Could Salpingectomy Affect Response to Ovarian Stimulation?

Peter Kovacs, MD, PhD


September 29, 2016

Effect of Salpingectomy on Ovarian Response to Hyperstimulation During In Vitro Fertilization: A Meta-analysis

Fan M, Ma L
Fertil Steril. 2016;106:322-329


Intact tubal function is required for pregnancy as fertilization and early embryonic development take place in the fallopian tube. Problems with tubal function may result in infertility and increase the risk for extrauterine pregnancy, yet there are conditions when salpingectomy has to be considered. Tubal ectopic pregnancy, especially if ruptured, is best treated by surgery. The presence of a hydrosalpinx is another indication for tubal removal. Following bilateral salpingectomy, in vitro fertilization (IVF) remains the only option to achieve pregnancy. Ovarian hyperstimulation is an essential part of IVF treatment.

In this meta-analysis, the authors reviewed the evidence on how salpingectomy may affect ovarian response to stimulation.


The analysis is based on 25 studies (4 prospective, 21 retrospective) and involves 1935 patients who underwent salpingectomy and 2893 who did not. The main outcome measure was response to stimulation. Gonadotropin dose for stimulation, duration of stimulation, peak estradiol level, number of oocytes collected, and basal follicle-stimulating hormone (FSH) levels were compared as markers of response to stimulation.

When the outcomes were compared between women with salpingectomy (bilateral and unilateral combined) and women who did not undergo salpingectomy, the following findings were obtained:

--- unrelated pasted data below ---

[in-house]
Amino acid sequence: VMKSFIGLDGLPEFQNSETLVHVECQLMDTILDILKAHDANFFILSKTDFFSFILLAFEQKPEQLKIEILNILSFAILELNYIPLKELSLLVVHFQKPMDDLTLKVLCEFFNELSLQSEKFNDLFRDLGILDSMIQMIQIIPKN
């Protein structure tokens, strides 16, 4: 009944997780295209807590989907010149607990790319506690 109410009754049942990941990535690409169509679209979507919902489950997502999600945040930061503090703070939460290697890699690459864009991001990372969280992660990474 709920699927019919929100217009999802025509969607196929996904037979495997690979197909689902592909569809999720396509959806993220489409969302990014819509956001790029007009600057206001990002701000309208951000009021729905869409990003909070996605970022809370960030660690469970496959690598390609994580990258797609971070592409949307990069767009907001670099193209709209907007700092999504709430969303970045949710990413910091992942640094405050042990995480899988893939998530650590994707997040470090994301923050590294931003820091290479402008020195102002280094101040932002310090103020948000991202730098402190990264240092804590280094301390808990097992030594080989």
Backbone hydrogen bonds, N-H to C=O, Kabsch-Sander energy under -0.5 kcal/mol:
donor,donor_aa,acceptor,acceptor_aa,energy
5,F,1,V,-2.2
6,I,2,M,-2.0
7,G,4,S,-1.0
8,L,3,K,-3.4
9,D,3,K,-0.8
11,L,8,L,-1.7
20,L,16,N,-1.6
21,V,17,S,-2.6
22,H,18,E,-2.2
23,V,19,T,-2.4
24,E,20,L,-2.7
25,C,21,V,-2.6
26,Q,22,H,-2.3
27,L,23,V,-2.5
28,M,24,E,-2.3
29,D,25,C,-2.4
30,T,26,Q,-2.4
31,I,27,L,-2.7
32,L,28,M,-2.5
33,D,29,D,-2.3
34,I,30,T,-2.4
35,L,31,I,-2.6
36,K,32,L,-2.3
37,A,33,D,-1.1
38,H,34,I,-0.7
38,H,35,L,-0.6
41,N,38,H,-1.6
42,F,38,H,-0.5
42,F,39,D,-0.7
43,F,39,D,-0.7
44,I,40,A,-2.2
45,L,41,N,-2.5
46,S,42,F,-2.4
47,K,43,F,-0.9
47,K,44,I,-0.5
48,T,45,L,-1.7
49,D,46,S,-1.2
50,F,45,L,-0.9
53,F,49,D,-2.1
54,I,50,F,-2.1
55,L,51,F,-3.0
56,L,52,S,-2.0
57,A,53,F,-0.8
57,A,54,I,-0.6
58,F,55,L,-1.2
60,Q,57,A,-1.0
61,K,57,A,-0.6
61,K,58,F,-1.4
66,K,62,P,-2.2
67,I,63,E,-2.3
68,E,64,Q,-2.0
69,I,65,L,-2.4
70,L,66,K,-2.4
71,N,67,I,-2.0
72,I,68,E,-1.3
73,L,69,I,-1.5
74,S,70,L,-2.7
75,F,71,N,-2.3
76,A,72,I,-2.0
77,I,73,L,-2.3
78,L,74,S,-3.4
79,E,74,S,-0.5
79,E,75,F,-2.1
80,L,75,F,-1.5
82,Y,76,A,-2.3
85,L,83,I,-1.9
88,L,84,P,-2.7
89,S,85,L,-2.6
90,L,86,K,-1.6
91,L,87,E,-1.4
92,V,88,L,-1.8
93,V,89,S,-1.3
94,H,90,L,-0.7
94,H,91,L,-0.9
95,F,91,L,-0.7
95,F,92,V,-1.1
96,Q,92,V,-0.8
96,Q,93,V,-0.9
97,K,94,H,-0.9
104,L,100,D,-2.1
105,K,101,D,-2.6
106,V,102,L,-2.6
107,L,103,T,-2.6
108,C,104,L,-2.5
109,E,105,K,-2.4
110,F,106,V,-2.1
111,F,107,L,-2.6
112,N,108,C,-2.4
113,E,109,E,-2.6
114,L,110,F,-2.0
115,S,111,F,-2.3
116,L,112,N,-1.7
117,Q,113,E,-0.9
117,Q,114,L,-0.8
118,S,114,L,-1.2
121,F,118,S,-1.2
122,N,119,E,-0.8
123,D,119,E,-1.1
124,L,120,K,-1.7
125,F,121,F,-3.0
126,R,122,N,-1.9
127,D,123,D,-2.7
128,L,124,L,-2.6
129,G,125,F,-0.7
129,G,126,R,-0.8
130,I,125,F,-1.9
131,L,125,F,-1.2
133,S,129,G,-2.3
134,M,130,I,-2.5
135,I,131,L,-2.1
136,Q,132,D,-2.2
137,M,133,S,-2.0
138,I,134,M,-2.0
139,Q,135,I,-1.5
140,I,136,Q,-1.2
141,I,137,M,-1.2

• Basal FSH levels were significantly increased, and the amount of gonadotropins used for stimulation was higher in the salpingectomy group.

  • Duration of stimulation, peak estradiol level, and the number of oocytes collected were similar.

When bilateral salpingectomy was compared with no salpingectomy, the following findings were obtained:

  • Gonadotropin dose, duration of stimulation, and basal FSH level were significantly increased.

  • The number of oocytes collected was lower.

  • Peak estradiol level was not affected.

When unilateral salpingectomy was compared with no salpingectomy, the following findings were obtained:

  • None of the studied parameters differed significantly.

  • Fewer eggs were collected from the operated side when compared with the contralateral side.

The authors concluded that salpingectomy has a negative effect on ovarian function.


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